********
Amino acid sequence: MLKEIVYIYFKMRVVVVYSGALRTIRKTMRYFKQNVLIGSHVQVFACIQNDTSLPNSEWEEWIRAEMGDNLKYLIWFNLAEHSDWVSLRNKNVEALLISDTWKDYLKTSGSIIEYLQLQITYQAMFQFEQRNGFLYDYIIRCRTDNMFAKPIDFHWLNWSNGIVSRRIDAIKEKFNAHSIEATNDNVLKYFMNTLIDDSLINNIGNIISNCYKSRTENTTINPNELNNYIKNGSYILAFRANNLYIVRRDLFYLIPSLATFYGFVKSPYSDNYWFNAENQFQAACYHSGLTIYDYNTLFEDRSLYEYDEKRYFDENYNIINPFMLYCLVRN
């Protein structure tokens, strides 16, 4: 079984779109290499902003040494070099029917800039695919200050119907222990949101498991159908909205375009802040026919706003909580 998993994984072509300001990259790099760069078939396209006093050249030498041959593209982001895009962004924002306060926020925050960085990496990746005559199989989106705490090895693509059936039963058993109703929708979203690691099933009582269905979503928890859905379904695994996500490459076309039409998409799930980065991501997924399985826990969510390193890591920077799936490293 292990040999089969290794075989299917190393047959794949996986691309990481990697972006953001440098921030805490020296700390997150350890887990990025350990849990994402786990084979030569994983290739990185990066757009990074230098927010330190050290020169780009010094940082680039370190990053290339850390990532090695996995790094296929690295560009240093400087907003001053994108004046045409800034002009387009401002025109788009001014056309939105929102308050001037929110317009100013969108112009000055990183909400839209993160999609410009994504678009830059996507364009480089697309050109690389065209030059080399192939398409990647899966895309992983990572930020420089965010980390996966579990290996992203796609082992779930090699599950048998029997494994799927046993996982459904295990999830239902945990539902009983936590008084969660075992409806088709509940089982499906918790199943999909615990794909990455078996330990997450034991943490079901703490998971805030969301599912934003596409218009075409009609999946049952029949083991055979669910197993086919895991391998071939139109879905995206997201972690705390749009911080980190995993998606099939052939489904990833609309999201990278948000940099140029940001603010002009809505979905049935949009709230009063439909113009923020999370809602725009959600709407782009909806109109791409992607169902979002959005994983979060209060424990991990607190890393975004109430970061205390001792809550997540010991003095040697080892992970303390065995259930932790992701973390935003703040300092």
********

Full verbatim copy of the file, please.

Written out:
Amino acid sequence: MLKEIVYIYFKMRVVVVYSGALRTIRKTMRYFKQNVLIGSHVQVFACIQNDTSLPNSEWEEWIRAEMGDNLKYLIWFNLAEHSDWVSLRNKNVEALLISDTWKDYLKTSGSIIEYLQLQITYQAMFQFEQRNGFLYDYIIRCRTDNMFAKPIDFHWLNWSNGIVSRRIDAIKEKFNAHSIEATNDNVLKYFMNTLIDDSLINNIGNIISNCYKSRTENTTINPNELNNYIKNGSYILAFRANNLYIVRRDLFYLIPSLATFYGFVKSPYSDNYWFNAENQFQAACYHSGLTIYDYNTLFEDRSLYEYDEKRYFDENYNIINPFMLYCLVRN
């Protein structure tokens, strides 16, 4: 079984779109290499902003040494070099029917800039695919200050119907222990949101498991159908909205375009802040026919706003909580 998993994984072509300001990259790099760069078939396209006093050249030498041959593209982001895009962004924002306060926020925050960085990496990746005559199989989106705490090895693509059936039963058993109703929708979203690691099933009582269905979503928890859905379904695994996500490459076309039409998409799930980065991501997924399985826990969510390193890591920077799936490293 292990040999089969290794075989299917190393047959794949996986691309990481990697972006953001440098921030805490020296700390997150350890887990990025350990849990994402786990084979030569994983290739990185990066757009990074230098927010330190050290020169780009010094940082680039370190990053290339850390990532090695996995790094296929690295560009240093400087907003001053994108004046045409800034002009387009401002025109788009001014056309939105929102308050001037929110317009100013969108112009000055990183909400839209993160999609410009994504678009830059996507364009480089697309050109690389065209030059080399192939398409990647899966895309992983990572930020420089965010980390996966579990290996992203796609082992779930090699599950048998029997494994799927046993996982459904295990999830239902945990539902009983936590008084969660075992409806088709509940089982499906918790199943999909615990794909990455078996330990997450034991943490079901703490998971805030969301599912934003596409218009075409009609999946049952029949083991055979669910197993086919895991391998071939139109879905995206997201972690705390749009911080980190995993998606099939052939489904990833609309999201990278948000940099140029940001603010002009809505979905049935949009709230009063439909113009923020999370809602725009959600709407782009909806109109791409992607169902979002959005994983979060209060424990991990607190890393975004109430970061205390001792809550997540010991003095040697080892992970303390065995259930932790992701973390935003703040300092």